THIS WEEK IN HISTORY
WEEK 29: JULY 12-18
JULY 12, 2001: American astronomer Gary Melnick and his colleagues publish their discovery of water vapor around the old, evolved star CW Leonis, suggesting the presence of exocomets around that star. The subject of exocomets, including the importance of this discovery, is discussed in a previous “Special Topics” presentation.
JULY 12, 2126: Comet 109P/Swift-Tuttle, the parent comet of the Perseid meteors, will pass through perihelion at a heliocentric distance of 0.956 AU. A little over three weeks later the comet will pass 0.15 AU from Earth. 109P/Swift-Tuttle is a future “Comet of the Week.”
JULY 14, 1996: European Southern Observatory astronomer Guido Pizarro takes the first of several photographs that show the presence of a cometary object discovered early the following month by Eric Elst. Comet Elst-Pizarro did not show a coma but did exhibit a distinct tail, and was found to be traveling in a low-eccentricity orbit entirely within the main asteroid belt. Dual-designated as “asteroid” (7968) and as “comet” 133P, Elst-Pizarro was the first-known example of a “main belt comet,” more commonly referred to today as “active asteroids.” These objects are the subject of a future “Special Topics” presentation.
JULY 14, 2015: NASA’s New Horizons mission passes by Pluto and its system of moons. Pluto is the subject of this week’s “Special Topics” presentation, and the New Horizons encounter is discussed in detail there.
JULY 15, 1862: American amateur astronomer Lewis Swift, who would become one of the top visual comet discoverers of the late 19th Century, discovers his first comet, which was independently discovered three days later by Horace Tuttle. Comet 109P/Swift-Tuttle, as this object is now known, is the parent comet of the Perseid meteor shower, and is a future “Comet of the Week.”
JULY 15, 1965: NASA’s Mariner 4 spacecraft passes by Mars and returns the first close-up photographs of the Martian surface. These revealed the presence of numerous impact craters, and significantly affected humanity’s views concerning the possibility of Martian life.
JULY 15, 2020: The large main-belt asteroid (2) Pallas will be at opposition. It is currently traveling west-southwestward through the constellations of Vulpecula and Hercules and is visible in small telescopes near magnitude 9.5.
JULY 16, 1994: Nucleus “A” of Comet Shoemaker-Levy 9 impacts Jupiter, the first of over twenty nuclei that would impact that planet over the course of the subsequent week. The impacts had unexpectedly prominent effects on Jupiter’s atmosphere and played a major role in our current understanding of the overall effects by impacts of small bodies. Comet Shoemaker-Levy 9 is this week’s “Comet of the Week.”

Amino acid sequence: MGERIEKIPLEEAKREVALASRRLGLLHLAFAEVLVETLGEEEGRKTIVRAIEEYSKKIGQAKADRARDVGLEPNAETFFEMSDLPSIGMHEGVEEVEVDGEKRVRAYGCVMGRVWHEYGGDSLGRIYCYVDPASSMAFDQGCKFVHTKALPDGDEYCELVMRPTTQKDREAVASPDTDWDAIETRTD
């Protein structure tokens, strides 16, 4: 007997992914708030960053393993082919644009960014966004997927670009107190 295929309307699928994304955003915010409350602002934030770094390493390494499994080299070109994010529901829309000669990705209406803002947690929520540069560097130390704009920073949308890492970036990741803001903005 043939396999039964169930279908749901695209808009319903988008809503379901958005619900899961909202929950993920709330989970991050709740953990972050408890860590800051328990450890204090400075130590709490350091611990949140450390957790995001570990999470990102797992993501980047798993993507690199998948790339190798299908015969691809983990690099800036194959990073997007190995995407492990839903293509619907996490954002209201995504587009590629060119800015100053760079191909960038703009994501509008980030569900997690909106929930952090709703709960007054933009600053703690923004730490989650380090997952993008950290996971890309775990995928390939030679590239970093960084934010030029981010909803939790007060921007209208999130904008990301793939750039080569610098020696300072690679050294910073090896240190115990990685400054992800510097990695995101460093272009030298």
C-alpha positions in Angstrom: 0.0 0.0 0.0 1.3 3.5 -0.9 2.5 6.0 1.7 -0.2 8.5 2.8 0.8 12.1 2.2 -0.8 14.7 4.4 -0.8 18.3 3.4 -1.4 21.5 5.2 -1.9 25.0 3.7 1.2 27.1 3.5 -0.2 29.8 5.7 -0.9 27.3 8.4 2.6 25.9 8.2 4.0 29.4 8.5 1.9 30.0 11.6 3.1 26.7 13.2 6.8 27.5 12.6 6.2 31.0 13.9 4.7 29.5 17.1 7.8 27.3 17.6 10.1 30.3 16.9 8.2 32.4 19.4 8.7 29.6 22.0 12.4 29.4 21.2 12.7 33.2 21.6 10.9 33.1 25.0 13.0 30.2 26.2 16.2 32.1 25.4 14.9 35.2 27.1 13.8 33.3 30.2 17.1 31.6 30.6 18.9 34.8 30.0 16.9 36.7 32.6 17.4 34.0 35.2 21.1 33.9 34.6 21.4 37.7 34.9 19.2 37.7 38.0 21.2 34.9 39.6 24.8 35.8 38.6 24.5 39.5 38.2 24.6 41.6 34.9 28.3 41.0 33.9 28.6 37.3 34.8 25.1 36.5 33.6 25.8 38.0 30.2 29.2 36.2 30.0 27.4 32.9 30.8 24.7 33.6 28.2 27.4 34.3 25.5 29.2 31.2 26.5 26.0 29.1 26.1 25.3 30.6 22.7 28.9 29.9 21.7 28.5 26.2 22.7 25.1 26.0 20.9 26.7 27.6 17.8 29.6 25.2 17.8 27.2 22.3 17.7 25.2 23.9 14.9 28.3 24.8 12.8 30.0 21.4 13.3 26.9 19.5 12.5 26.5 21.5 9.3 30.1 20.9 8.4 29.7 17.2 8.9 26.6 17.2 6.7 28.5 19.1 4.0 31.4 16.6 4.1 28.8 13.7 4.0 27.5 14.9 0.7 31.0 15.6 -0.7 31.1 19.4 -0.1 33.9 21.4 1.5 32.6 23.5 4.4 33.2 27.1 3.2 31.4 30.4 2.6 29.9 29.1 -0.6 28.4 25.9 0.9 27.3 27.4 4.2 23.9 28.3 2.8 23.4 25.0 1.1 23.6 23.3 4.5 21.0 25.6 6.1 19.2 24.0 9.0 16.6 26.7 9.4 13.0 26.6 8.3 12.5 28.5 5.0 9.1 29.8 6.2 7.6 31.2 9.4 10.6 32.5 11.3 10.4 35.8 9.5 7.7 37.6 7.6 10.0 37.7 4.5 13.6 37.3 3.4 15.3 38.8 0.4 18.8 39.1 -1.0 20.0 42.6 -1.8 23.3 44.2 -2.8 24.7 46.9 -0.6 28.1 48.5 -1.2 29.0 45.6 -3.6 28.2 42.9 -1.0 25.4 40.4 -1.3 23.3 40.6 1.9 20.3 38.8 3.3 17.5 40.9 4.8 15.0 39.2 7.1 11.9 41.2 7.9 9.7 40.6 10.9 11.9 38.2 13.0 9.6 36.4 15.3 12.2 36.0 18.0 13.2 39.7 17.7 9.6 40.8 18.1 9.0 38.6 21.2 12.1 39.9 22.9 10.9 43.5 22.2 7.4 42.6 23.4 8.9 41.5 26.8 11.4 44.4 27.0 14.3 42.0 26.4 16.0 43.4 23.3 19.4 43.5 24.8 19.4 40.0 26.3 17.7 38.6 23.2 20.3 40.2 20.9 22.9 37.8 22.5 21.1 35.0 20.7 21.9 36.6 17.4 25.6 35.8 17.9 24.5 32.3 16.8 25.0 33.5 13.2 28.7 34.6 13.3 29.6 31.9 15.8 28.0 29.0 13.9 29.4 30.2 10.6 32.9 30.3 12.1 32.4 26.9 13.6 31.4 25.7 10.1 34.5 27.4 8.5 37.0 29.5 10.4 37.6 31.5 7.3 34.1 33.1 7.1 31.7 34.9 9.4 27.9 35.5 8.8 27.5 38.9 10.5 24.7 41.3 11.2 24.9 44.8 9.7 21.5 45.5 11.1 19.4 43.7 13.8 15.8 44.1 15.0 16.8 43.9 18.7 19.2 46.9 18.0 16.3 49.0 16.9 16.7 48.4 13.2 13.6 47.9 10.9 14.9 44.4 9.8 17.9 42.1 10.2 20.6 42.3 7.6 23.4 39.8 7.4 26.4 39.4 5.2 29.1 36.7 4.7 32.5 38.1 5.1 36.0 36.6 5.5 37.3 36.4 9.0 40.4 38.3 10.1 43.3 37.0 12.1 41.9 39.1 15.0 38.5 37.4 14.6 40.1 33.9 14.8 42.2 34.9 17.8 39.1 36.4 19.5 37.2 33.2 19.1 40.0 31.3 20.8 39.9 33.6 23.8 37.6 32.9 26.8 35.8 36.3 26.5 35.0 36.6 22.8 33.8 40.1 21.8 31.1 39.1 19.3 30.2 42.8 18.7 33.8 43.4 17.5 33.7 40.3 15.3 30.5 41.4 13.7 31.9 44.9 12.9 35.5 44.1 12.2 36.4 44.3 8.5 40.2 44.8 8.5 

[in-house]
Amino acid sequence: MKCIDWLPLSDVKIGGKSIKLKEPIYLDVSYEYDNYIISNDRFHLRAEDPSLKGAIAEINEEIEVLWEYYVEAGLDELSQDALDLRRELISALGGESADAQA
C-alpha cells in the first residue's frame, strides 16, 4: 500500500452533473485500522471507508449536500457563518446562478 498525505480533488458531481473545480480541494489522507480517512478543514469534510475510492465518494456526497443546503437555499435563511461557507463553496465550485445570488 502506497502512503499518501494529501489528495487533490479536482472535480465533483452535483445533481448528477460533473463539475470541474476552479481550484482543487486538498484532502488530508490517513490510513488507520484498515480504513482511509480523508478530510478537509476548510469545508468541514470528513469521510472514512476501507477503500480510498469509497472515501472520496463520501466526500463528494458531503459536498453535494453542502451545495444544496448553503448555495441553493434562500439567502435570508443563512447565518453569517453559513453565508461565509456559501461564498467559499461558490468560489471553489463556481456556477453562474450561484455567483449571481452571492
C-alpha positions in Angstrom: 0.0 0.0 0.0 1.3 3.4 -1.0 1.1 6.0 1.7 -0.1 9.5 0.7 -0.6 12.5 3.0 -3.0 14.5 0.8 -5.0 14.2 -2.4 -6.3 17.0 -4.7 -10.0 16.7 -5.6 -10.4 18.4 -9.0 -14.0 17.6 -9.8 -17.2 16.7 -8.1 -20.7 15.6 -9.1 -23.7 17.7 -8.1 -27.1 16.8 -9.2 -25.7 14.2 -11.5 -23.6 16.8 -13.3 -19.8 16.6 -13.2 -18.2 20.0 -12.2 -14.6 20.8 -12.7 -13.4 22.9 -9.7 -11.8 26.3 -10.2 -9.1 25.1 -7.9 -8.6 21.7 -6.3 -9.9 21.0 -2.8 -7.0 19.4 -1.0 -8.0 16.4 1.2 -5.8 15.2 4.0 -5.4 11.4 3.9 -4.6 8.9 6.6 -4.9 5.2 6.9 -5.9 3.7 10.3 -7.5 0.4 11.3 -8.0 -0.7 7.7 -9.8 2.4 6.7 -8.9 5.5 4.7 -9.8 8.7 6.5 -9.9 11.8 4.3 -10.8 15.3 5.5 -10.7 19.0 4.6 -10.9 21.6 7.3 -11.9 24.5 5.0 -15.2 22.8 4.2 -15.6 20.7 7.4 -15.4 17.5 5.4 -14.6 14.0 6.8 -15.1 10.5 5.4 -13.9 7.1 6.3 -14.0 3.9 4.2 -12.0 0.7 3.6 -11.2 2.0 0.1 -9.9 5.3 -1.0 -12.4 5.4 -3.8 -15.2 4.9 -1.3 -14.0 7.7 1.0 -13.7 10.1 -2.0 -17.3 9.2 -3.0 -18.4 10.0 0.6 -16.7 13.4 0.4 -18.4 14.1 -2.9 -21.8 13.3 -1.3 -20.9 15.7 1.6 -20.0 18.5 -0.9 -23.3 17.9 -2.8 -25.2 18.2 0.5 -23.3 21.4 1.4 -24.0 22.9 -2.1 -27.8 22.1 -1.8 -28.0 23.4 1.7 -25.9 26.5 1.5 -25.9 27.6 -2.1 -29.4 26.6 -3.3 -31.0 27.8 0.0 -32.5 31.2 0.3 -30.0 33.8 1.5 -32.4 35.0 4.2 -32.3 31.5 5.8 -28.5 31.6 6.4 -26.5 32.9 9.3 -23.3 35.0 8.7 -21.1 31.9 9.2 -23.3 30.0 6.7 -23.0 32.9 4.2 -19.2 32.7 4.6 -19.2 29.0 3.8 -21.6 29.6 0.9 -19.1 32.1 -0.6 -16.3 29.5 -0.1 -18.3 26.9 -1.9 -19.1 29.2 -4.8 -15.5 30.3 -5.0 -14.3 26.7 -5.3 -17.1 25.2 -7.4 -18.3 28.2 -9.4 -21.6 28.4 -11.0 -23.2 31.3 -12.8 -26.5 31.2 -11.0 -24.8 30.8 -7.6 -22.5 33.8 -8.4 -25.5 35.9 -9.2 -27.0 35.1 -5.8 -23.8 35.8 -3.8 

JULY 16, 2011: NASA’s Dawn spacecraft arrives at and goes into orbit around the large main-belt asteroid (4) Vesta. Dawn would spend the next 13½ months orbiting Vesta and making detailed studies of it before departing for the large main-belt asteroid (and “dwarf planet”) (1) Ceres. The Dawn mission is discussed in last week’s “Special Topics” presentation, and Vesta itself is discussed in the Week 1 “Special Topics” presentation.
JULY 16, 2015: The Arkyd-3 Reflight CubeSat, a proof-of-concept satellite designed and built by the private company Planetary Resources, is deployed into Earth orbit from the International Space Station after arriving at the ISS three months earlier. Planetary Resources’ efforts to establish asteroid mining operations are discussed in a previous “Special Topics” presentation.
JULY 16, 2020: Pluto is at opposition. It is currently traveling slowly west-southwestward through eastern Sagittarius and is visually detectable with larger telescopes near magnitude 14.5. Pluto is the subject of this week’s “Special Topics” presentation.
JULY 17, 2020: The main-belt asteroid (904) Rockefellia will occult the 7th-magnitude star HD 161605 in Ophiuchus. The predicted path of the occultation crosses parts of southern Taiwan, the Hainan Peninsula of China, northern Vietnam, northern Laos, northern Thailand, southern Myanmar, far southern India, southern Somalia, and northern Kenya.
JULY 18, 2019: Retired University of Nebraska-Lincoln astronomer Edward Schmidt publishes the results of his study identifying as many as 21 possible analogs of the star KIC 8462852 (aka “Boyajian’s Star”), i.e., stars with large and random drops in brightness possibly due to large clouds of exocomets. Boyajian’s Star is discussed in a previous “Special Topics” presentation.